The book, though apparently based upon Hellekson’s masters thesis, reads like a conflation of essays each linked to its neighbours only by the accident of its subject, rather than a coherent argument developed over the book’s sparse 104 pages of text (the rest consists of a glossary, bibliographies and index). Thus we get a brief biographical sketch that rehearses all the familiar points of Smith’s life, but adds little new to the mix. As ever, much is made of his experiences in China (where Madame Sun Yat Sen taught him French), but beyond a passing mention of ‘the Oriental storytelling techniques he uses’ (p5), there is little analysis of the impact this had upon his fiction. When, late in the book, Hellekson quotes Smith saying of his peripatetic childhood: ‘I learned early that the surface meaning of words was not their real meaning’ (cited p89), she uses this to make a point about his alienation, not his use of language, though it suggests that language and alienation were intimately linkied. (Incidentally, Hellekson has been poorly served by her publisher, among a number of infelicities some copy editor should surely have noticed that the second paragraph begins: ‘”Cordwainer Smith” was really Paul Myron Anthony Linebarger, professor of Asiatic Studies at Johns Hopkins University’ (p3) while paragraph six, just over the page, begins: ‘Cordwainer Smith was Paul Linebarger (1913-1966), a professor of Asiatic Politics at Johns Hopkins’ (p5).)

We follow the biography with a chapter on his early non-sf novels, published and unpublished. In many ways this is the most interesting part of the book because it deals with an area little known to the majority of us, though I have to say it left me with not the slightest interest in seeking out or, heaven forefend, reading those books. Hellekson doesn’t say so in so many words, but they sound dire.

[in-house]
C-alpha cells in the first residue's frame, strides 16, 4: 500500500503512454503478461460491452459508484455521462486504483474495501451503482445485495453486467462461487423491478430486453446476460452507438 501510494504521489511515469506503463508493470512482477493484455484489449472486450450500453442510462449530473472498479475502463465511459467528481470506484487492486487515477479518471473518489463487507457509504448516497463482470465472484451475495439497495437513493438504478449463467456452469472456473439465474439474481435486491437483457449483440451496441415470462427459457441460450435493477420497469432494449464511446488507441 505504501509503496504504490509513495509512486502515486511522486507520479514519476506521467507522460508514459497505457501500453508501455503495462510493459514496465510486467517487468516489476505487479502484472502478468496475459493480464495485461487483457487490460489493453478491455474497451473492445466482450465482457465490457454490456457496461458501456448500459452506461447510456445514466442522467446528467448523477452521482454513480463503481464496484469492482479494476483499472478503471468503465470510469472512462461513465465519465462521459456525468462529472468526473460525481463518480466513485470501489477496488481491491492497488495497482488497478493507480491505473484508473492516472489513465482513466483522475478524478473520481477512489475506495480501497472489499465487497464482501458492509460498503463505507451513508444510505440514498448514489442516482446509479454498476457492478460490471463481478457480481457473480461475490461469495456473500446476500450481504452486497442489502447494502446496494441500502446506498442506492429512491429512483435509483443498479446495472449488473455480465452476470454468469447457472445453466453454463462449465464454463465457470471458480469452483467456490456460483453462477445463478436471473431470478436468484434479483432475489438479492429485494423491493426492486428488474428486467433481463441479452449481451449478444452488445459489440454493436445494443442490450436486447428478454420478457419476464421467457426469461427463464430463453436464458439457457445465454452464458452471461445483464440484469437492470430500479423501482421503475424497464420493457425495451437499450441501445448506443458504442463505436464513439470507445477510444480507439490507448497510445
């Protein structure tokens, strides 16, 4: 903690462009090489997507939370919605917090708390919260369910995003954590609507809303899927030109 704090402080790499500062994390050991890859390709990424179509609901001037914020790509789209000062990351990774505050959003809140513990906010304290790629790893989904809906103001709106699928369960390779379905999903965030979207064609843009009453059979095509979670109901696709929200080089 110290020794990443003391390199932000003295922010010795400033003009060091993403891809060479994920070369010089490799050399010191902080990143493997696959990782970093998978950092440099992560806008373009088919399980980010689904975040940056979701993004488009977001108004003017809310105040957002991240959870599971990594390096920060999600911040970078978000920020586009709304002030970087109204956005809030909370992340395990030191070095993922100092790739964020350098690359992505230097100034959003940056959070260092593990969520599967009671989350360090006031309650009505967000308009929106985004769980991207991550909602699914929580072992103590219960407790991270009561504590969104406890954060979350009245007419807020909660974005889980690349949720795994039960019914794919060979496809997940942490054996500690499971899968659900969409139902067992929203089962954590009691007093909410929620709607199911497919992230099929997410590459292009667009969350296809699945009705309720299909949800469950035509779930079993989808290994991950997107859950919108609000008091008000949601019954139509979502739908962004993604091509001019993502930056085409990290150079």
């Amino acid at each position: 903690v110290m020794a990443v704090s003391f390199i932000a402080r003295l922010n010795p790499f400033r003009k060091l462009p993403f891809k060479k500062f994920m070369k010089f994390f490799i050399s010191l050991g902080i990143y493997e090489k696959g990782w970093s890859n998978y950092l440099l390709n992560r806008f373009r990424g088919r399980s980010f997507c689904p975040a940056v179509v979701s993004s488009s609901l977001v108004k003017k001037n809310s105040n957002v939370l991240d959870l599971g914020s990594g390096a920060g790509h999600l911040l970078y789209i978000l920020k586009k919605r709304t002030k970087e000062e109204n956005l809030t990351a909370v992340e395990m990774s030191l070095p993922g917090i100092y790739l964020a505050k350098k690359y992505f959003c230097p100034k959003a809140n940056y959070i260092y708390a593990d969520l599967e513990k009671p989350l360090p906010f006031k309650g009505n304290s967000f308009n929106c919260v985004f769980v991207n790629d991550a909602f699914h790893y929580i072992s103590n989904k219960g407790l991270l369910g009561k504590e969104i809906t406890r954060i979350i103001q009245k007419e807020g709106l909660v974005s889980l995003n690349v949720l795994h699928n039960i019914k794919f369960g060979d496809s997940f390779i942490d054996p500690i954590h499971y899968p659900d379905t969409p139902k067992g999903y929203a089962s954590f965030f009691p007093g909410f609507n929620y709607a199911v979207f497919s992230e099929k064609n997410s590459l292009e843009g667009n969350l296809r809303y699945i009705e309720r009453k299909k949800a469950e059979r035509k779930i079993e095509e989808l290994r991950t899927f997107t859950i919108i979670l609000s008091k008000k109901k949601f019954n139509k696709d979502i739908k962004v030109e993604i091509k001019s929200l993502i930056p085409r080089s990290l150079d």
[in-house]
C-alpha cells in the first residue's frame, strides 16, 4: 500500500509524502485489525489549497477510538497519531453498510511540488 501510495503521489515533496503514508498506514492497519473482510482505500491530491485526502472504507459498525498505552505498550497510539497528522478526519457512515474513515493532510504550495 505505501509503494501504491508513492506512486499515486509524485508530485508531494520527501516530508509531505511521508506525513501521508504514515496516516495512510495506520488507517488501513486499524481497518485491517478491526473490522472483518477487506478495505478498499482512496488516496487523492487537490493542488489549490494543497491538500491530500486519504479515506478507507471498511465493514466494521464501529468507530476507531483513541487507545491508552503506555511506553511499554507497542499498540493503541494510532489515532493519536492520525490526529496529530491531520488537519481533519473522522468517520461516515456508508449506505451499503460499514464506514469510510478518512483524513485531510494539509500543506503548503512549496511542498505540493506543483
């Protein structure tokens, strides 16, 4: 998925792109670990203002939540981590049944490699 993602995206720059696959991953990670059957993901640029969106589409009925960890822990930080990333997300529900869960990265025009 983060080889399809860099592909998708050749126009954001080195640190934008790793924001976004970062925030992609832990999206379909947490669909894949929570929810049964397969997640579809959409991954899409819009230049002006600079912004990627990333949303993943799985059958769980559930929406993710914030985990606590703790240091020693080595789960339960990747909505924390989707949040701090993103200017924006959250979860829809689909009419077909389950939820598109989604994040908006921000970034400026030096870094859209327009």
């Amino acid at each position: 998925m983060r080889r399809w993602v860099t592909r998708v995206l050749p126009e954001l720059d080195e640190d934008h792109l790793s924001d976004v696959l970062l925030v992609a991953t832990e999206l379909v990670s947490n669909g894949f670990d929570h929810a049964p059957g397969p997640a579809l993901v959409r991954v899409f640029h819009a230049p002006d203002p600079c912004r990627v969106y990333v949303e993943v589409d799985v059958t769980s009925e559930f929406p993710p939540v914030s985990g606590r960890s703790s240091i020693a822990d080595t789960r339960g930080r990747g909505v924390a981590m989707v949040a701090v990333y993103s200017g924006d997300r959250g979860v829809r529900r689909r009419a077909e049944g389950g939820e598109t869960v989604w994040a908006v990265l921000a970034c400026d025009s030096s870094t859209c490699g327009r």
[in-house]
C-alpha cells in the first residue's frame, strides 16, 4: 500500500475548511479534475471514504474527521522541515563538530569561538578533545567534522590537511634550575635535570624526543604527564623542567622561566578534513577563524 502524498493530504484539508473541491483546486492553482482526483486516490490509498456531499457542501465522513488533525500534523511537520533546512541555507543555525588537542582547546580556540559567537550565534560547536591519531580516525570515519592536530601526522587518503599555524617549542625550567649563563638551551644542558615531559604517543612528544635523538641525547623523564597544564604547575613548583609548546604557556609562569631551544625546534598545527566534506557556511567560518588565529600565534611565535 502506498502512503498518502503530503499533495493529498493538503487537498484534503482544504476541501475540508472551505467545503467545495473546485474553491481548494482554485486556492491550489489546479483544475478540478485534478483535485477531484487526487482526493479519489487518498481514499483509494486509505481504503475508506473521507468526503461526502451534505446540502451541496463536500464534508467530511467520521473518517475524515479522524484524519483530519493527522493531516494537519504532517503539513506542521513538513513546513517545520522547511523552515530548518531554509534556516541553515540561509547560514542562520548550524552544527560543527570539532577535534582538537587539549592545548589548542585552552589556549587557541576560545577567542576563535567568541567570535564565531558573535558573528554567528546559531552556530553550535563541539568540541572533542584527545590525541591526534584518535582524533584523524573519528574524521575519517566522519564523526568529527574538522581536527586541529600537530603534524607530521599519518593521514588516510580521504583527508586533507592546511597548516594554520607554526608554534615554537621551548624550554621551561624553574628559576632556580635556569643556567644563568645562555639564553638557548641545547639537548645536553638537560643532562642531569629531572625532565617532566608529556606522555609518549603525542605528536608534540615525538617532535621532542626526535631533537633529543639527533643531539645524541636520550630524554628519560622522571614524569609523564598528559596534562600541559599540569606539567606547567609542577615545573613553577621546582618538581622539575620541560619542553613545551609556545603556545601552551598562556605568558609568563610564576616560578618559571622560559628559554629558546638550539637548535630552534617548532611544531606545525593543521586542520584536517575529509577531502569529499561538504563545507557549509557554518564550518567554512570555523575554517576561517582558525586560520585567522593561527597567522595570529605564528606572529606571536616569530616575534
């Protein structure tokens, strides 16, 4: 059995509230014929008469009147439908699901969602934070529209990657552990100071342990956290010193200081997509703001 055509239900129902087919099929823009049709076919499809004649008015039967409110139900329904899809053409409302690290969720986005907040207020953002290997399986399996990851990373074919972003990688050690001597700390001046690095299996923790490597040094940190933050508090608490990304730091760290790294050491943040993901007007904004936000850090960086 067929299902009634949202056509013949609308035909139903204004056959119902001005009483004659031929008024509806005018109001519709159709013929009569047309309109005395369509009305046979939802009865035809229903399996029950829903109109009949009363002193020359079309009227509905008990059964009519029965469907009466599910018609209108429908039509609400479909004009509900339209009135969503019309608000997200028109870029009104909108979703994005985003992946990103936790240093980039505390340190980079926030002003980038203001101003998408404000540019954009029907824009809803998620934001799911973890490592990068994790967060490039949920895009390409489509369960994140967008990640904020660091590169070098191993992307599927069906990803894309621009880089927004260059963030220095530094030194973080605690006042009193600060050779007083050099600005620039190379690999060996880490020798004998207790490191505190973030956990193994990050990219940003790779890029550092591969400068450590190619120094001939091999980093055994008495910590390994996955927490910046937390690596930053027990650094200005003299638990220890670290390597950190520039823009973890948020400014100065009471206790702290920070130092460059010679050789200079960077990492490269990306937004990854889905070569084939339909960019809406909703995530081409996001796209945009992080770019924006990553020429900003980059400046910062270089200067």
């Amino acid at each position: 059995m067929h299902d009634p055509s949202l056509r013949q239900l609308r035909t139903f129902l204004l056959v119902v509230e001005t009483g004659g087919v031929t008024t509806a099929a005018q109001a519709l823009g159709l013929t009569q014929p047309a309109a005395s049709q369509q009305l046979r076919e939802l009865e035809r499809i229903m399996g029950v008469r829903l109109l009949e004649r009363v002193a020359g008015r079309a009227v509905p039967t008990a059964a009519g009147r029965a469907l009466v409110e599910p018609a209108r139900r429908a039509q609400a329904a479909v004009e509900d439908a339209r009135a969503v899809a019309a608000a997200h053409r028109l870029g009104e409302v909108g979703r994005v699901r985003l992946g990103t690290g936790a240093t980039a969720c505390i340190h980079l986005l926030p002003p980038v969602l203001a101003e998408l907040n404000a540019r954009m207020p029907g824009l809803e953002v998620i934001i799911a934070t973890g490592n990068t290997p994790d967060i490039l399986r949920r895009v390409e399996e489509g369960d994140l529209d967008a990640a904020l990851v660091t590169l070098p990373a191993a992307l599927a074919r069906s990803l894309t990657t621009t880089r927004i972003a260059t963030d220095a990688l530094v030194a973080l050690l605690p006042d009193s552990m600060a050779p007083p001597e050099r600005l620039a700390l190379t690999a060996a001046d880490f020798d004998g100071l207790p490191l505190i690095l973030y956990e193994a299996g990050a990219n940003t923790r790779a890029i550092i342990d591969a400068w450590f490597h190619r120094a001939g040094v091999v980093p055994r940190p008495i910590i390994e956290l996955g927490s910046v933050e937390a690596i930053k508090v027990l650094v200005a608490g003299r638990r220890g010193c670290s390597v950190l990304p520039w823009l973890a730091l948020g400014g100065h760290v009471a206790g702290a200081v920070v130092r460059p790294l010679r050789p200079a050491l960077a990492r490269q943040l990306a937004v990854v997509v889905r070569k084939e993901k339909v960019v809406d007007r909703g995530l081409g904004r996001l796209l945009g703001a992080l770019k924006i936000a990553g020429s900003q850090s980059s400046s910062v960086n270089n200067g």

So far, so chronological, but just when the story reaches the point where Smith emerges, apparently fully-formed, as a science fiction writer, we jump to a chapter devoted to a detailed analysis of his relatively late story ‘Drunkboat’ (1963) and of another story, ‘The Colonel came back from the Nothing-at-All’ which was rejected in 1955, revised but unpublished in 1958 and finally appeared in 1979, and which was an early version of ‘Drunkboat’. As a line-by-line analysis of the evolution of a story, this is fascinating, there’s some particularly interesting stuff on how much Smith lifted wholesale from Rimbaud’s ‘Le Bateau Ivre’, but as part of a broad survey of a writer’s work it seems out of place, particularly here where we want to hear about ‘Scanners Live In Vain’ and its immediate successors. Two chapters later, Hellekson pulls much the same trick with a study of Smith’s one science fiction novel, Norstrilia, and of the various early drafts (under the rather gauche title ‘Star Craving Mad’) found in his archive. Taken together with the portion of Chapter Two devoted to his unpublished novels, it can seem as if more of this book is devoted to what did not see print than to what did.